VIDEO: LPD 26 completes builder's trials

Ingalls Shipbuilding's tenth amphibious transport dock, John P. Murtha (LPD 26), sails the Gulf of Mexico on Builder's Trials Ingalls Shipbuilding's tenth amphibious transport dock, John P. Murtha (LPD 26), sails the Gulf of Mexico on Builder's Trials Photo by Lance Davis/HII

MARCH 7, 2016 — Huntington Ingalls Industries (NYSE: HII) reports that its tenth San Antonio-class amphibious transport dock, John P. Murtha (LPD 26), built at its Ingalls Shipbuilding division, spent four days in the Gulf of Mexico last week with Ingalls' test and trials team operating the ship and performing more than 200 test events.

"LPD 26 continues the trend of improving performance as the shipbuilder incorporates lessons learned from the previous nine commissioned LPDs," said Capt. Darren Plath, LPD 17 Class Program Manager, Program Executive Office, Ships. "The ship has met another critical milestone as it progresses toward Acceptance Trials, Delivery, and eventual service with the Fleet."

During builder's trials the ship is taken underway for a series of testing and at-sea demonstrations, which ready the ship for full testing demonstrations with the U.S. Navy's Board of Inspection and Survey (INSURV).

"With the launching of LPD 27 last month and the completion of LPD 26 Builder's Trials this week, our government/industry team has met every challenge in a busy schedule," said Supervisor of Shipbuilding, Capt. Joe Tuite. "To achieve a successful trial, our team completed over 750 tests leading up this week and assessed the operability of the ship through over 240 separate events during the trial. They assessed everything from lowering the stern gate to operating the anchor ensuring the future USS John P. Murtha will be combat ready."

"Overall the builder's trial was successful, and the ship performed well," said Kari Wilkinson, Ingalls' LPD 26 program manager. "This shipbuilding milestone is another accomplishment for a seasoned LPD production and test team that is ready to continue the learning on future LPD platforms. This team understands the important mission LPDs provide to our nation, and we look forward to delivering another fine, much-needed asset to our sailors and Marines."

Among the highlights of the at-sea trials, LPD 26 completed a full power run, self-defense detect-to-engage exercise, evaluation of key combat and communications systems, rapid ballast/de-ballast operations, steering checks, and anchor handling demonstration..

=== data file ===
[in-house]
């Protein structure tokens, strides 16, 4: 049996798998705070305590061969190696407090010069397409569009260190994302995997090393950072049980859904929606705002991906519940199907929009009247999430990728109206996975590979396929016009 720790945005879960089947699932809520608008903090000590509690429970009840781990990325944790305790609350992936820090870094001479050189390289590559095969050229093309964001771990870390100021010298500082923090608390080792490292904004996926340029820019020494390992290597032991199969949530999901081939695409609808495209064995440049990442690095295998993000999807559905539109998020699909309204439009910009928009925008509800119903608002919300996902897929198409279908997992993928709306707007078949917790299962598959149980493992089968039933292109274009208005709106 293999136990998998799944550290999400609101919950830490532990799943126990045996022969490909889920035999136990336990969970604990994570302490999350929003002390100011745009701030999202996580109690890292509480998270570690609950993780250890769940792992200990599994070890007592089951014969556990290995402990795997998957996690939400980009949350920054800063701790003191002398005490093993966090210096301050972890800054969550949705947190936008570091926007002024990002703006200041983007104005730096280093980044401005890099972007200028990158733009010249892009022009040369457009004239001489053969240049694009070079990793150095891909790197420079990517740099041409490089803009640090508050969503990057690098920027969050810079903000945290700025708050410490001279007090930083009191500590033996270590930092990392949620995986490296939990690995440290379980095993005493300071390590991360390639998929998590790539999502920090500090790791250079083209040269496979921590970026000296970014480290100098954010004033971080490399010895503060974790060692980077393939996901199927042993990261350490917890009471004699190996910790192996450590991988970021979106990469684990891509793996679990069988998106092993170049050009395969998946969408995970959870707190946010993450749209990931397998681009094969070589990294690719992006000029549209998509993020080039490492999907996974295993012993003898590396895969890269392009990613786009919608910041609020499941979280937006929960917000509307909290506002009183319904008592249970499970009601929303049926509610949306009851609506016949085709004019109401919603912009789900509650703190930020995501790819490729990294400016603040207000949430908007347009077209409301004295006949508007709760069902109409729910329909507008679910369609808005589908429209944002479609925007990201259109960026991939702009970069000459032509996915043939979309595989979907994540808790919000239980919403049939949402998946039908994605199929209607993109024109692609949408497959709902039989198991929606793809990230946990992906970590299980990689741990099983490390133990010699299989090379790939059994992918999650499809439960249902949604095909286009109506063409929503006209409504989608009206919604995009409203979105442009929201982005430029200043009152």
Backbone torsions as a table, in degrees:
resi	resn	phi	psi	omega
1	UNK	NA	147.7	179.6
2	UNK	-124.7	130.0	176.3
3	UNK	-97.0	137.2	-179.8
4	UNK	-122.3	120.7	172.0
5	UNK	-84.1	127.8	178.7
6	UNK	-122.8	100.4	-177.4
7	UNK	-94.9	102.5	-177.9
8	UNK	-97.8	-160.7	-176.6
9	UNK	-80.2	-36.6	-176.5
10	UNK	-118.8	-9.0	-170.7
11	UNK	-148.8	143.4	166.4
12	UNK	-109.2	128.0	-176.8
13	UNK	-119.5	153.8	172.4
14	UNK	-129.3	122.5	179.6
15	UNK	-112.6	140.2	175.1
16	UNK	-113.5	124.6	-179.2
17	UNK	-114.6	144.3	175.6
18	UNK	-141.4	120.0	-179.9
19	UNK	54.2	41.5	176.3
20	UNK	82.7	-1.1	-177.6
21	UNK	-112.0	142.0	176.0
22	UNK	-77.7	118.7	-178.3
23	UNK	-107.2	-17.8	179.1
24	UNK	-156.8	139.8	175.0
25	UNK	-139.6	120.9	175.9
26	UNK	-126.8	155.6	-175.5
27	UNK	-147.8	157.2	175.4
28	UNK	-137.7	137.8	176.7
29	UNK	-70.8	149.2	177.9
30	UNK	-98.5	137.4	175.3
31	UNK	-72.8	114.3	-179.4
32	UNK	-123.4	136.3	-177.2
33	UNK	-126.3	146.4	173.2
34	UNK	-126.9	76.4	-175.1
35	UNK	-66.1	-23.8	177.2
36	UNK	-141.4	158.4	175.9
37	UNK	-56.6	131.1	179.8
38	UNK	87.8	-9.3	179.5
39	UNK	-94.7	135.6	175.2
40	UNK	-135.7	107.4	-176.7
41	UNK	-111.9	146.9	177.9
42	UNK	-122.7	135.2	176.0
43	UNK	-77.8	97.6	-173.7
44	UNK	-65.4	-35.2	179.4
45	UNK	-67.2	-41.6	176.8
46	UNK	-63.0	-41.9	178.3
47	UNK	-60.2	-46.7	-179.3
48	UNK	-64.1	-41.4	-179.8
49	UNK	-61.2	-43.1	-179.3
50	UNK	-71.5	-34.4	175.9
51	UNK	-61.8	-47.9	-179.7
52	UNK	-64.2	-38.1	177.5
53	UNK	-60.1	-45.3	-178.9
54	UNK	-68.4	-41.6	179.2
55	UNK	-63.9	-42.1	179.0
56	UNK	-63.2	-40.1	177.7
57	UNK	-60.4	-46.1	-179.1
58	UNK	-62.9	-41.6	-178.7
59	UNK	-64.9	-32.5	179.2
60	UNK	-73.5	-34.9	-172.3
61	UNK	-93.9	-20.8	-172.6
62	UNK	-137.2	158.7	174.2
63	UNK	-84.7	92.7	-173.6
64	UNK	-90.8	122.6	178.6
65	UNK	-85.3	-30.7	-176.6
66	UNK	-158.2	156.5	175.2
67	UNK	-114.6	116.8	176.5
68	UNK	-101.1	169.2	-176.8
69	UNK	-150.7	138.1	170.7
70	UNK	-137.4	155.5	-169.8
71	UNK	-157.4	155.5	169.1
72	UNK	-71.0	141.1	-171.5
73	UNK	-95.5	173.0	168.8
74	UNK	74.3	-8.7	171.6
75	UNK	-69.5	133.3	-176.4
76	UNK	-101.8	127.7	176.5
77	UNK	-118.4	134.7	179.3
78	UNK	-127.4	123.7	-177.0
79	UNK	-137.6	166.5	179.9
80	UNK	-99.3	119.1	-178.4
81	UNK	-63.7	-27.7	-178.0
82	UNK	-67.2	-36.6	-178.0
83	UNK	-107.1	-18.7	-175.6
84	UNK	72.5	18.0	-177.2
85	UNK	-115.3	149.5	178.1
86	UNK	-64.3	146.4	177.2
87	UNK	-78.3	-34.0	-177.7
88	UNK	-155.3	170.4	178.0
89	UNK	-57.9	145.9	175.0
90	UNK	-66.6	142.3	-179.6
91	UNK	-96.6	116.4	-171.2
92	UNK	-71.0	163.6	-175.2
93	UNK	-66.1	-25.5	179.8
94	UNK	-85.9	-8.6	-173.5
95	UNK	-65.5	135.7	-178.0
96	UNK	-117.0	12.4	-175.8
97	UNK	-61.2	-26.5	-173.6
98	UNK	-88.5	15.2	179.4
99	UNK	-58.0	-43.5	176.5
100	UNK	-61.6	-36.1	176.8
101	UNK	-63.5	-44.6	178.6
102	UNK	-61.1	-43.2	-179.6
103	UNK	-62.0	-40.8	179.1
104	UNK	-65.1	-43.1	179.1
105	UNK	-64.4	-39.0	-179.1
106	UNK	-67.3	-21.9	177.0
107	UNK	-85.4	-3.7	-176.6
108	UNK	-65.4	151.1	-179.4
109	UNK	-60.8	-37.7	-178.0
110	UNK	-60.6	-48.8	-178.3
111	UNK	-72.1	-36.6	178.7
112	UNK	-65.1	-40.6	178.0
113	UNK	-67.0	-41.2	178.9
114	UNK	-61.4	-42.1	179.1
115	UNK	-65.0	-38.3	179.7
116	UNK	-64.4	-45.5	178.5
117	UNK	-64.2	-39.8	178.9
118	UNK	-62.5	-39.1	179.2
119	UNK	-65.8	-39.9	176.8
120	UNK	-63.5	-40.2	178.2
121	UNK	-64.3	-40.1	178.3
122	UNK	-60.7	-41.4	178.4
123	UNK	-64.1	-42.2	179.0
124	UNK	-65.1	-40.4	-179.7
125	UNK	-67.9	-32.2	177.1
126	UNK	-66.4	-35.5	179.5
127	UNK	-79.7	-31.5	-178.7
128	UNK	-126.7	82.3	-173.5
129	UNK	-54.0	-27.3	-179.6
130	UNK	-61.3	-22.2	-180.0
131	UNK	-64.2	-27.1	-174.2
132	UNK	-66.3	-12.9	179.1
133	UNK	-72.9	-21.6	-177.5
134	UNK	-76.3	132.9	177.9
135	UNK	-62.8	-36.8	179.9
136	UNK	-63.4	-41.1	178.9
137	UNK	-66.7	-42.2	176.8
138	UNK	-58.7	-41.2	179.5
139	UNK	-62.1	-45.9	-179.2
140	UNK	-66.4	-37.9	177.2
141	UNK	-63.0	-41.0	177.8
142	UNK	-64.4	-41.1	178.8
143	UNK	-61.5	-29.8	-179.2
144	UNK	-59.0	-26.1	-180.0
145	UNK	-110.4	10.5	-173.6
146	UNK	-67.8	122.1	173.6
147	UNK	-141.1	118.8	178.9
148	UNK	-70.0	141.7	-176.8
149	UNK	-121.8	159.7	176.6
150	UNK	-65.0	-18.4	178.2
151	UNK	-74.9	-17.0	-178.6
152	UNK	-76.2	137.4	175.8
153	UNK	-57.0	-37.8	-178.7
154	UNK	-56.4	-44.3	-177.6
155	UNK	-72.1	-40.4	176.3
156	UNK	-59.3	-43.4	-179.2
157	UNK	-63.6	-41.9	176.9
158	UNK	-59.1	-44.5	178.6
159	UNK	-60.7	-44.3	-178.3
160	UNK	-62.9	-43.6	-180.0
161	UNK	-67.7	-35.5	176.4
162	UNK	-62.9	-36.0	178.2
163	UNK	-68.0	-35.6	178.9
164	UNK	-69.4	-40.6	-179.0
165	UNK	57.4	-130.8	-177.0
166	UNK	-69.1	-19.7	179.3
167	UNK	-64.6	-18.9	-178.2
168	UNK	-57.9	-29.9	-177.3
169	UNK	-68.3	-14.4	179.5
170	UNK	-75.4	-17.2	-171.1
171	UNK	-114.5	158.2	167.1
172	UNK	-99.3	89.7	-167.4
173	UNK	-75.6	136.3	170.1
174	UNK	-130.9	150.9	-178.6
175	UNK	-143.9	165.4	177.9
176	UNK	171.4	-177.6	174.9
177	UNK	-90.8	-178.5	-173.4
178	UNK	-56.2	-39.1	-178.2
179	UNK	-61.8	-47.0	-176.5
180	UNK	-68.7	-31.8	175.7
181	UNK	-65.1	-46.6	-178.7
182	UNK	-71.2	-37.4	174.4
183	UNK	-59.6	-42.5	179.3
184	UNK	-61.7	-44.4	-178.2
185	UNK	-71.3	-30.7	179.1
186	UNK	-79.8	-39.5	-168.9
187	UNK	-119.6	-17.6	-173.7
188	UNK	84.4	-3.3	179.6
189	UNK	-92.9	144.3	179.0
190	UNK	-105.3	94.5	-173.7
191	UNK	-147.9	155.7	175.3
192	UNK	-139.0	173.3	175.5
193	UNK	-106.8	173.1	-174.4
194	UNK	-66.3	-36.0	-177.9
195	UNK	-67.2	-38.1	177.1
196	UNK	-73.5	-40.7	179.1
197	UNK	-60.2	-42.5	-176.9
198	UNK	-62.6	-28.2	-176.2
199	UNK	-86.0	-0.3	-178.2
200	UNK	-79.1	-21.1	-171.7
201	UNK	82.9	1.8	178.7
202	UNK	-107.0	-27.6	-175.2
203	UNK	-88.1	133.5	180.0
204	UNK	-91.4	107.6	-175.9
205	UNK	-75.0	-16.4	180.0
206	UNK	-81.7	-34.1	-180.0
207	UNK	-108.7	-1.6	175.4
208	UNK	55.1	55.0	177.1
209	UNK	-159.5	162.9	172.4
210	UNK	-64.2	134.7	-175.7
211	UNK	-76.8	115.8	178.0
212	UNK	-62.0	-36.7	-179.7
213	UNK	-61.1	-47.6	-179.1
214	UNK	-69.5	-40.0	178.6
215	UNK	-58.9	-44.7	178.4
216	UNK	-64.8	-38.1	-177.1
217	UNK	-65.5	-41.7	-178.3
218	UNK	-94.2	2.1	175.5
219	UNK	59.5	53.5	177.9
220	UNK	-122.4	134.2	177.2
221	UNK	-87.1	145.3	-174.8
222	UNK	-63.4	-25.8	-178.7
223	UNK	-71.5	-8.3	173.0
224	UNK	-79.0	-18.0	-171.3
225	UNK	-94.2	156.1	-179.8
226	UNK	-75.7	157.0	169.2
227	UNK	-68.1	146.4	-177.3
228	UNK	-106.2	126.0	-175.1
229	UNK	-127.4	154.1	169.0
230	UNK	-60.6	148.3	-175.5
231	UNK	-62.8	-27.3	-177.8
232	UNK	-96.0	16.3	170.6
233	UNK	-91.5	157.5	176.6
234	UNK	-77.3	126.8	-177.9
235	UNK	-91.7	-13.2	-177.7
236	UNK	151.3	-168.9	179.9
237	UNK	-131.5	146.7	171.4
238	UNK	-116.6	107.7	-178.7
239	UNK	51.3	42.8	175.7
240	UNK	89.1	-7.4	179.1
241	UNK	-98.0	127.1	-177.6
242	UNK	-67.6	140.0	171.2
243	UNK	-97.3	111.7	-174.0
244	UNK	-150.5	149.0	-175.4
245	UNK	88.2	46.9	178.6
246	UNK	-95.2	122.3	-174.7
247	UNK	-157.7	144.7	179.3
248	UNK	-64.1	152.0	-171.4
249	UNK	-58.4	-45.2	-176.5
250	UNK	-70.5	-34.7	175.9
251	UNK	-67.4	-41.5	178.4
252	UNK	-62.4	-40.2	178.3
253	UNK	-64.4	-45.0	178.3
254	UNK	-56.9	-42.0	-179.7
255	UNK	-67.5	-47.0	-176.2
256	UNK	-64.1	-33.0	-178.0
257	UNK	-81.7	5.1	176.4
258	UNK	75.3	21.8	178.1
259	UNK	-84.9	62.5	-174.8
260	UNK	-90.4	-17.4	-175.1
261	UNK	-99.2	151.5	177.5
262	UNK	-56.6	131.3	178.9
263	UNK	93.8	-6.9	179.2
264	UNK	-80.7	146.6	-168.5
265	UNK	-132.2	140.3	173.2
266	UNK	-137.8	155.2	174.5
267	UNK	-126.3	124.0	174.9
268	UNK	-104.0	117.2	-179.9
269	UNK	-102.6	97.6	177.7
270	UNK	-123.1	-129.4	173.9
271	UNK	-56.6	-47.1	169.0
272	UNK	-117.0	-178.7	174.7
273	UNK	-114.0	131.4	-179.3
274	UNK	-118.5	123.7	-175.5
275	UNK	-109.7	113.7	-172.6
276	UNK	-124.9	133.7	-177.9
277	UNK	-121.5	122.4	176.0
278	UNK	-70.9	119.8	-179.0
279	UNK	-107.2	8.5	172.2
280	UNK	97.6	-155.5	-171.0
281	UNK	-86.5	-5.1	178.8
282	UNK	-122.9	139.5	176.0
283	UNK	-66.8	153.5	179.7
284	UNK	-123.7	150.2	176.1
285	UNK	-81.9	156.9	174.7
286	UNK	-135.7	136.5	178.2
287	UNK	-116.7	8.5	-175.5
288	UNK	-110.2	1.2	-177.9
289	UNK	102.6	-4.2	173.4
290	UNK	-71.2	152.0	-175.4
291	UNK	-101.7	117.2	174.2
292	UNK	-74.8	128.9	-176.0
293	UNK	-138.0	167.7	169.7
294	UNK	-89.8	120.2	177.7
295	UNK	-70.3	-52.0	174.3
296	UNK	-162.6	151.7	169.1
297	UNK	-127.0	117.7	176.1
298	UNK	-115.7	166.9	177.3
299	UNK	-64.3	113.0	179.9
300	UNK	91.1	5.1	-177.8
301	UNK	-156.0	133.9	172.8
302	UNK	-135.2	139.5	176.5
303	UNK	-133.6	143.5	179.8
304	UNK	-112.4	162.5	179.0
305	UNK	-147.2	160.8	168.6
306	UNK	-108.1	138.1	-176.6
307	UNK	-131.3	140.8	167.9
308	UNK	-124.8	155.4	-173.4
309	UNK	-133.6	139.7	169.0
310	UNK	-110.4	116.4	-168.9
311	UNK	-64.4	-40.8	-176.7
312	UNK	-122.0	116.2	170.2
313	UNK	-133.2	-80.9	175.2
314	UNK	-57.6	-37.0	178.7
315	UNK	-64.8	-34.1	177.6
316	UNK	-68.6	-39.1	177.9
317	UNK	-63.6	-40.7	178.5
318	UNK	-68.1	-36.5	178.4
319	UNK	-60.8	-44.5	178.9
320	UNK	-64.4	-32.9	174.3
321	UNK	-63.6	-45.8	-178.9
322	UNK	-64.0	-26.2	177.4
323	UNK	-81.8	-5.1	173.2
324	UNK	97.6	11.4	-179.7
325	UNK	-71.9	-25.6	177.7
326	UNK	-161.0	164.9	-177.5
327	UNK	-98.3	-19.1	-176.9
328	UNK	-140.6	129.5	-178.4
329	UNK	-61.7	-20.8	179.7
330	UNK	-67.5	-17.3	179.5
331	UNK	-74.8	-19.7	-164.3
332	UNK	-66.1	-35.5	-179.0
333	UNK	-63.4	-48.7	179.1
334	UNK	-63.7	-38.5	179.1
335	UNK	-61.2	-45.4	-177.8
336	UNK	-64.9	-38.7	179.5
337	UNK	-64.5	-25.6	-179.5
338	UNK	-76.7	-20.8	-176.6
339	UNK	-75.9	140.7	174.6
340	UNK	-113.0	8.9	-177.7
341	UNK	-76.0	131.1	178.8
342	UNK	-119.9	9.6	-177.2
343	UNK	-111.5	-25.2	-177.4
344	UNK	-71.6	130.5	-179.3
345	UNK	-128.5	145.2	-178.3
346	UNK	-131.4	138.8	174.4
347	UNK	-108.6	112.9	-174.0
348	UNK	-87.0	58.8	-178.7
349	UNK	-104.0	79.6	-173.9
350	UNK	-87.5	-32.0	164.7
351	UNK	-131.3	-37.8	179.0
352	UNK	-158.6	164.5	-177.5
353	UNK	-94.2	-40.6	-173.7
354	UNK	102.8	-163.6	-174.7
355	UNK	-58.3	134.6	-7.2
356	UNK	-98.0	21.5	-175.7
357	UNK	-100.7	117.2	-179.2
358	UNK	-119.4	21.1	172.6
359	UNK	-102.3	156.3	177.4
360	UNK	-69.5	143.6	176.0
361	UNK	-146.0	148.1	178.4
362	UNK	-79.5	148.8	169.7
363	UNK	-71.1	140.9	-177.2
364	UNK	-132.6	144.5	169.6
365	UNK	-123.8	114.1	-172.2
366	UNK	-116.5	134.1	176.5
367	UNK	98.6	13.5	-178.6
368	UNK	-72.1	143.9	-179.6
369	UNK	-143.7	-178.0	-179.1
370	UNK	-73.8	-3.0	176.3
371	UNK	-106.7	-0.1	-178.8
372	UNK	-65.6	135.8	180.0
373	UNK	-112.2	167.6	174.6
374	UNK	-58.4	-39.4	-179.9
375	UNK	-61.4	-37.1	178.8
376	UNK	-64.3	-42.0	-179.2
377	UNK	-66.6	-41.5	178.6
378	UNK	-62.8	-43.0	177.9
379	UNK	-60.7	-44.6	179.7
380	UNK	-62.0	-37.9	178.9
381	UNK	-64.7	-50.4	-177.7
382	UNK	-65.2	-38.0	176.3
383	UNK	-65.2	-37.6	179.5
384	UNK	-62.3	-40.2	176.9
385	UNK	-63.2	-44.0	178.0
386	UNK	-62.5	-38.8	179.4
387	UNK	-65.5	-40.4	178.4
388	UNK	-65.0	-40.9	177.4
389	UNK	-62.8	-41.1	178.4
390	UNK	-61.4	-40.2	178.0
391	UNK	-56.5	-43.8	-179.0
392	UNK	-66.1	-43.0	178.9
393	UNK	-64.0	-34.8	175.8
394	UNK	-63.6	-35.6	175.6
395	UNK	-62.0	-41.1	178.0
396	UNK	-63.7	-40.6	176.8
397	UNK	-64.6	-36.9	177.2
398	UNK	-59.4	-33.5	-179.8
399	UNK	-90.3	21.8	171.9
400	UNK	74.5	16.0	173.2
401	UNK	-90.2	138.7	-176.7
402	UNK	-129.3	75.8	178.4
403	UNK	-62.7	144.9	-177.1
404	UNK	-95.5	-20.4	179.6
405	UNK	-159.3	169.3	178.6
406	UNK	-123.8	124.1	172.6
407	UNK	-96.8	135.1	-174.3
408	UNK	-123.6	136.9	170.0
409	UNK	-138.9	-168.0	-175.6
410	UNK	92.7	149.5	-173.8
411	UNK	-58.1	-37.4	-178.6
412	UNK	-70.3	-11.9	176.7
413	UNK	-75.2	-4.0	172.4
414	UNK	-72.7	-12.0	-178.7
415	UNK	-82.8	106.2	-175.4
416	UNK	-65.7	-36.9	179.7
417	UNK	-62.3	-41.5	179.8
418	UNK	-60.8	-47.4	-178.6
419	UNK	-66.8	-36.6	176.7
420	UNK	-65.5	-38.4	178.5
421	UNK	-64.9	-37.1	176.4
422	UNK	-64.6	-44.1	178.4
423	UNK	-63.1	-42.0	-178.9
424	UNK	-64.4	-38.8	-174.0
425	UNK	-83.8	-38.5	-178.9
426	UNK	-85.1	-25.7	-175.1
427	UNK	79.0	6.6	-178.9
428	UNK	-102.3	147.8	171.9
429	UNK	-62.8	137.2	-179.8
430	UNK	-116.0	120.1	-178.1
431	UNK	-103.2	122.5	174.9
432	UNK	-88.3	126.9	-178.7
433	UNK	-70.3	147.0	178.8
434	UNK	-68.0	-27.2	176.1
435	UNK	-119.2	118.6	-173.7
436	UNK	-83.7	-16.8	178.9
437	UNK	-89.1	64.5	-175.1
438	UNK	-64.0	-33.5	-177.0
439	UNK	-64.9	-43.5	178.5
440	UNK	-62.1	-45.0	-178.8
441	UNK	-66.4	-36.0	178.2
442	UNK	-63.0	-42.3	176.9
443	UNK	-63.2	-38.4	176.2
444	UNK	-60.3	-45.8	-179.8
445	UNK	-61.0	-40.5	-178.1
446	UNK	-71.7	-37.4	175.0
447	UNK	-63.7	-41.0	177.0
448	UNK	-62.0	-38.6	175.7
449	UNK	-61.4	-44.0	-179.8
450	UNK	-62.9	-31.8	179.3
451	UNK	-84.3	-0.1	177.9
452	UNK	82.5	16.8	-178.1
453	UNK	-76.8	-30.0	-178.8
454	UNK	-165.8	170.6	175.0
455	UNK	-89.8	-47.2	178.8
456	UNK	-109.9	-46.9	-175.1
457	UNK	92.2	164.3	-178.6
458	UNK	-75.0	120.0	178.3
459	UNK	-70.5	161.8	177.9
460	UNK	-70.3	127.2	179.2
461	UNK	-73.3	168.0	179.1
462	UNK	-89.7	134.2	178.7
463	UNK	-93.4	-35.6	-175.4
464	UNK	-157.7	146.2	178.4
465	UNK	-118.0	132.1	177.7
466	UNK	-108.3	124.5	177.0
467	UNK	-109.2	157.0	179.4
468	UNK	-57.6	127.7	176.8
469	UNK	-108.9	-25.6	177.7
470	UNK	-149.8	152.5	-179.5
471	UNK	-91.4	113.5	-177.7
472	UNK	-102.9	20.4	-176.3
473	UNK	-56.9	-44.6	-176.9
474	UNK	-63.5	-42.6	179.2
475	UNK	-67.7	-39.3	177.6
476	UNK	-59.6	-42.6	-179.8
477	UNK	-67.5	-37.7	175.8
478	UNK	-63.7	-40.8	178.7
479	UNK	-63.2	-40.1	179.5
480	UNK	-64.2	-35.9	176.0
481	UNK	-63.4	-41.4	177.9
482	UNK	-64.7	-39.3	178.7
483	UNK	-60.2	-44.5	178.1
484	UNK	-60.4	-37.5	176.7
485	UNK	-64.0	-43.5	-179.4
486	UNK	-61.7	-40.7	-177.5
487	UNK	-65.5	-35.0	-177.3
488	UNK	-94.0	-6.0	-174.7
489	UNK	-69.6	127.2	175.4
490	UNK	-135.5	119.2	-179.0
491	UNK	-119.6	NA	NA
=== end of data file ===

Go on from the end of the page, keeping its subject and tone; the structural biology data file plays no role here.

Shipbuilders will now prepare John P. Murtha for INSURV acceptance trials in April. The ship is scheduled to be delivered to the Navy in the second quarter of 2016.

"LPD 26 experienced an excellent builders trials," said George S. Jones, Ingalls' vice president of operations. "This is another fine testament to the dedicated men and women of Ingalls shipbuilding and their shipbuilding talents. The John P. Murtha is a quality ship, and the ability to deliver her on schedule later this year is a result of great craftsmen and the outstanding Navy partnership we have with the Supervisor of Shipbuilding, Gulf Coast."

LPD 26 is named in honor of the late John P. Murtha, who represented Pennsylvania's 12th Congressional District from 1974 to 2010. Murtha was also a veteran of the U.S. Marine Corps and Reserves. He served for 37 years and received the Bronze Star with Combat "V," two Purple Hearts and the Vietnamese Cross of Gallantry for his service in the Vietnam War. He retired as a colonel in 1990.

Ingalls has built and delivered nine ships in the San Antonio class. In addition to John P. Murtha, Ingalls has the eleventh LPD, Portland (LPD 27), under construction and received a $200 million advance procurement contract for the twelfth ship in the class, LPD 28, in December 2015.

The San Antonio class is the latest addition to the Navy's 21st century amphibious assault force. The 684-foot-long, 105-foot-wide ships are used to embark and land Marines, their equipment and supplies ashore via air cushion or conventional landing craft and amphibious assault vehicles, augmented by helicopters or vertical takeoff and landing aircraft such as the MV-22 Osprey. The ships support a Marine Air Ground Task Force across the spectrum of operations.

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